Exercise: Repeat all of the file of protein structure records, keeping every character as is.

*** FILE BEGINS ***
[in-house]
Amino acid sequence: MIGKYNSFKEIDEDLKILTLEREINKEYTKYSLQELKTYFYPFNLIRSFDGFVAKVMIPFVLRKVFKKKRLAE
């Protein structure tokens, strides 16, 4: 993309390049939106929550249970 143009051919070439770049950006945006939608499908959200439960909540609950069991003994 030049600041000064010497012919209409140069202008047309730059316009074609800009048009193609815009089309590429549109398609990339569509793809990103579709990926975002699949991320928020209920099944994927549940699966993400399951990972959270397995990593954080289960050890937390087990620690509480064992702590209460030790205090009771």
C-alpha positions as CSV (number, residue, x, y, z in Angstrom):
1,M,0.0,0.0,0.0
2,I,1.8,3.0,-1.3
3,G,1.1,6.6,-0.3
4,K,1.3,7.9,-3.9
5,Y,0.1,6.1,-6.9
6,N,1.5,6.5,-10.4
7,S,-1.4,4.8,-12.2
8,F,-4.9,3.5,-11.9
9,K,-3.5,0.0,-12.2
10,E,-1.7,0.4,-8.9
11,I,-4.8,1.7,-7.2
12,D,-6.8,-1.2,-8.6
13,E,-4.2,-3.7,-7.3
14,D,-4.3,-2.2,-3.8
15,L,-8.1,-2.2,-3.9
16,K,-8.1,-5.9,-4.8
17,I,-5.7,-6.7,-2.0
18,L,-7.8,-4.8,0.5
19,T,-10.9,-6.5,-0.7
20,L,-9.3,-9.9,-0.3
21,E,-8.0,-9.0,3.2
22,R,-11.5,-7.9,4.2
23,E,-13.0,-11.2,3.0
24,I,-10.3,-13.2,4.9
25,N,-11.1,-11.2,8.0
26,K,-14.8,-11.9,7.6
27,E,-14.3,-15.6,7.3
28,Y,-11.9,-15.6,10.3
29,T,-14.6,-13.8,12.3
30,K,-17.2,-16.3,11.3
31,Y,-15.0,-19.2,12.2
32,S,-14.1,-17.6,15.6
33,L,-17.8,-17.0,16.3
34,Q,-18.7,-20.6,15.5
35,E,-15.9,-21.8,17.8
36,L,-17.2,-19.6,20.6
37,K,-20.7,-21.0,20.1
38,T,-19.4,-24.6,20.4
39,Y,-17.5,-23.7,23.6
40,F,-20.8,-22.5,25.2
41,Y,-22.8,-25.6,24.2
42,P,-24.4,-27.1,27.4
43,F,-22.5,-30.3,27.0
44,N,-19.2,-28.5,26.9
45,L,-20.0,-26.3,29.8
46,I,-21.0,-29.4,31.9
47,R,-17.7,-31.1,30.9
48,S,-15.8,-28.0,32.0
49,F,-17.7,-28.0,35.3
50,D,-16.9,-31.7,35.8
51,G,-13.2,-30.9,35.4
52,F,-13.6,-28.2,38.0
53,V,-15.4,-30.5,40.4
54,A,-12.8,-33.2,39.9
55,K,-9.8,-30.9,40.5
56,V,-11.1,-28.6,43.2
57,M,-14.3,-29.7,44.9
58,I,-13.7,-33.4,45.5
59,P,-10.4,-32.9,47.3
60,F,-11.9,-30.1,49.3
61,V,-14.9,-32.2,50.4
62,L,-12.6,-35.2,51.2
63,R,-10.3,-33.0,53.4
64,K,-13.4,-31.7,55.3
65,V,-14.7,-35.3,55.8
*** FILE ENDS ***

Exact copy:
[in-house]
Amino acid sequence: MIGKYNSFKEIDEDLKILTLEREINKEYTKYSLQELKTYFYPFNLIRSFDGFVAKVMIPFVLRKVFKKKRLAE
């Protein structure tokens, strides 16, 4: 993309390049939106929550249970 143009051919070439770049950006945006939608499908959200439960909540609950069991003994 030049600041000064010497012919209409140069202008047309730059316009074609800009048009193609815009089309590429549109398609990339569509793809990103579709990926975002699949991320928020209920099944994927549940699966993400399951990972959270397995990593954080289960050890937390087990620690509480064992702590209460030790205090009771």
C-alpha positions as CSV (number, residue, x, y, z in Angstrom):
1,M,0.0,0.0,0.0
2,I,1.8,3.0,-1.3
3,G,1.1,6.6,-0.3
4,K,1.3,7.9,-3.9
5,Y,0.1,6.1,-6.9
6,N,1.5,6.5,-10.4
7,S,-1.4,4.8,-12.2
8,F,-4.9,3.5,-11.9
9,K,-3.5,0.0,-12.2
10,E,-1.7,0.4,-8.9
11,I,-4.8,1.7,-7.2
12,D,-6.8,-1.2,-8.6
13,E,-4.2,-3.7,-7.3
14,D,-4.3,-2.2,-3.8
15,L,-8.1,-2.2,-3.9
16,K,-8.1,-5.9,-4.8
17,I,-5.7,-6.7,-2.0
18,L,-7.8,-4.8,0.5
19,T,-10.9,-6.5,-0.7
20,L,-9.3,-9.9,-0.3
21,E,-8.0,-9.0,3.2
22,R,-11.5,-7.9,4.2
23,E,-13.0,-11.2,3.0
24,I,-10.3,-13.2,4.9
25,N,-11.1,-11.2,8.0
26,K,-14.8,-11.9,7.6
27,E,-14.3,-15.6,7.3
28,Y,-11.9,-15.6,10.3
29,T,-14.6,-13.8,12.3
30,K,-17.2,-16.3,11.3
31,Y,-15.0,-19.2,12.2
32,S,-14.1,-17.6,15.6
33,L,-17.8,-17.0,16.3
34,Q,-18.7,-20.6,15.5
35,E,-15.9,-21.8,17.8
36,L,-17.2,-19.6,20.6
37,K,-20.7,-21.0,20.1
38,T,-19.4,-24.6,20.4
39,Y,-17.5,-23.7,23.6
40,F,-20.8,-22.5,25.2
41,Y,-22.8,-25.6,24.2
42,P,-24.4,-27.1,27.4
43,F,-22.5,-30.3,27.0
44,N,-19.2,-28.5,26.9
45,L,-20.0,-26.3,29.8
46,I,-21.0,-29.4,31.9
47,R,-17.7,-31.1,30.9
48,S,-15.8,-28.0,32.0
49,F,-17.7,-28.0,35.3
50,D,-16.9,-31.7,35.8
51,G,-13.2,-30.9,35.4
52,F,-13.6,-28.2,38.0
53,V,-15.4,-30.5,40.4
54,A,-12.8,-33.2,39.9
55,K,-9.8,-30.9,40.5
56,V,-11.1,-28.6,43.2
57,M,-14.3,-29.7,44.9
58,I,-13.7,-33.4,45.5
59,P,-10.4,-32.9,47.3
60,F,-11.9,-30.1,49.3
61,V,-14.9,-32.2,50.4
62,L,-12.6,-35.2,51.2
63,R,-10.3,-33.0,53.4
64,K,-13.4,-31.7,55.3
65,V,-14.7,-35.3,55.8